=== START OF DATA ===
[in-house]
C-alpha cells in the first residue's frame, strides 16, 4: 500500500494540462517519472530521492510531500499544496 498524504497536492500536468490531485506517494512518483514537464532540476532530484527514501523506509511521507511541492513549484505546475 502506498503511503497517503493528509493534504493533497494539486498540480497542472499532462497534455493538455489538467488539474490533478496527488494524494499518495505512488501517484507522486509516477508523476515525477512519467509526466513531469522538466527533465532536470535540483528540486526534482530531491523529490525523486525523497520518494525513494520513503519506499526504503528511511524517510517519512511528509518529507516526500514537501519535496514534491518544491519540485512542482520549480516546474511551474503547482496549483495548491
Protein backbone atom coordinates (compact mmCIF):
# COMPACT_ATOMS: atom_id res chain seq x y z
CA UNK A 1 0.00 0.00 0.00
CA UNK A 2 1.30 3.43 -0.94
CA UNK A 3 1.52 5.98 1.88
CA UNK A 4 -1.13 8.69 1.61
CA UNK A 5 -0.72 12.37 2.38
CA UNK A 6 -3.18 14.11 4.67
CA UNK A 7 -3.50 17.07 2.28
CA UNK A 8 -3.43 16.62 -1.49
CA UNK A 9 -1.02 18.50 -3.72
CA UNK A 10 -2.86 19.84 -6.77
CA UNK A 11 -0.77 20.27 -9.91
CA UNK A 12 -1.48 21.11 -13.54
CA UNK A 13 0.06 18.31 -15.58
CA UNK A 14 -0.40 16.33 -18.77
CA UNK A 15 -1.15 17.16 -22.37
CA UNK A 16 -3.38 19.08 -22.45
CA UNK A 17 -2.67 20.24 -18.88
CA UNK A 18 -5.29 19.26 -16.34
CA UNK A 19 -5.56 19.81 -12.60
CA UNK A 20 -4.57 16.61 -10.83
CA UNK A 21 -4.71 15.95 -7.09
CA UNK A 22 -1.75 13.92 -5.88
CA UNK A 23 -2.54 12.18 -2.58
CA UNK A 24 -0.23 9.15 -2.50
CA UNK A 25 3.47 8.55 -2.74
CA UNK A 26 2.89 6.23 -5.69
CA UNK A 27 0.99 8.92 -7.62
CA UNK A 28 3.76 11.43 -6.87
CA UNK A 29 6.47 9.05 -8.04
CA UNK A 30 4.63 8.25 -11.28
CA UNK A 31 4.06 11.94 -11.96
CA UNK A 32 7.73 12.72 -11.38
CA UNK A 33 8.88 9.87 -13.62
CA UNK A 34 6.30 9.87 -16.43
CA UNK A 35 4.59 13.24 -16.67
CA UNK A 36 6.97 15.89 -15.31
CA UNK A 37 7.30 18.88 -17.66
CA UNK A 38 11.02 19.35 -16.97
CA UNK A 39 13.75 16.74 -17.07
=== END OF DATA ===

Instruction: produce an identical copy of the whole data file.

[in-house]
C-alpha cells in the first residue's frame, strides 16, 4: 500500500494540462517519472530521492510531500499544496 498524504497536492500536468490531485506517494512518483514537464532540476532530484527514501523506509511521507511541492513549484505546475 502506498503511503497517503493528509493534504493533497494539486498540480497542472499532462497534455493538455489538467488539474490533478496527488494524494499518495505512488501517484507522486509516477508523476515525477512519467509526466513531469522538466527533465532536470535540483528540486526534482530531491523529490525523486525523497520518494525513494520513503519506499526504503528511511524517510517519512511528509518529507516526500514537501519535496514534491518544491519540485512542482520549480516546474511551474503547482496549483495548491
Protein backbone atom coordinates (compact mmCIF):
# COMPACT_ATOMS: atom_id res chain seq x y z
CA UNK A 1 0.00 0.00 0.00
CA UNK A 2 1.30 3.43 -0.94
CA UNK A 3 1.52 5.98 1.88
CA UNK A 4 -1.13 8.69 1.61
CA UNK A 5 -0.72 12.37 2.38
CA UNK A 6 -3.18 14.11 4.67
CA UNK A 7 -3.50 17.07 2.28
CA UNK A 8 -3.43 16.62 -1.49
CA UNK A 9 -1.02 18.50 -3.72
CA UNK A 10 -2.86 19.84 -6.77
CA UNK A 11 -0.77 20.27 -9.91
CA UNK A 12 -1.48 21.11 -13.54
CA UNK A 13 0.06 18.31 -15.58
CA UNK A 14 -0.40 16.33 -18.77
CA UNK A 15 -1.15 17.16 -22.37
CA UNK A 16 -3.38 19.08 -22.45
CA UNK A 17 -2.67 20.24 -18.88
CA UNK A 18 -5.29 19.26 -16.34
CA UNK A 19 -5.56 19.81 -12.60
CA UNK A 20 -4.57 16.61 -10.83
CA UNK A 21 -4.71 15.95 -7.09
CA UNK A 22 -1.75 13.92 -5.88
CA UNK A 23 -2.54 12.18 -2.58
CA UNK A 24 -0.23 9.15 -2.50
CA UNK A 25 3.47 8.55 -2.74
CA UNK A 26 2.89 6.23 -5.69
CA UNK A 27 0.99 8.92 -7.62
CA UNK A 28 3.76 11.43 -6.87
CA UNK A 29 6.47 9.05 -8.04
CA UNK A 30 4.63 8.25 -11.28
CA UNK A 31 4.06 11.94 -11.96
CA UNK A 32 7.73 12.72 -11.38
CA UNK A 33 8.88 9.87 -13.62
CA UNK A 34 6.30 9.87 -16.43
CA UNK A 35 4.59 13.24 -16.67
CA UNK A 36 6.97 15.89 -15.31
CA UNK A 37 7.30 18.88 -17.66
CA UNK A 38 11.02 19.35 -16.97
CA UNK A 39 13.75 16.74 -17.07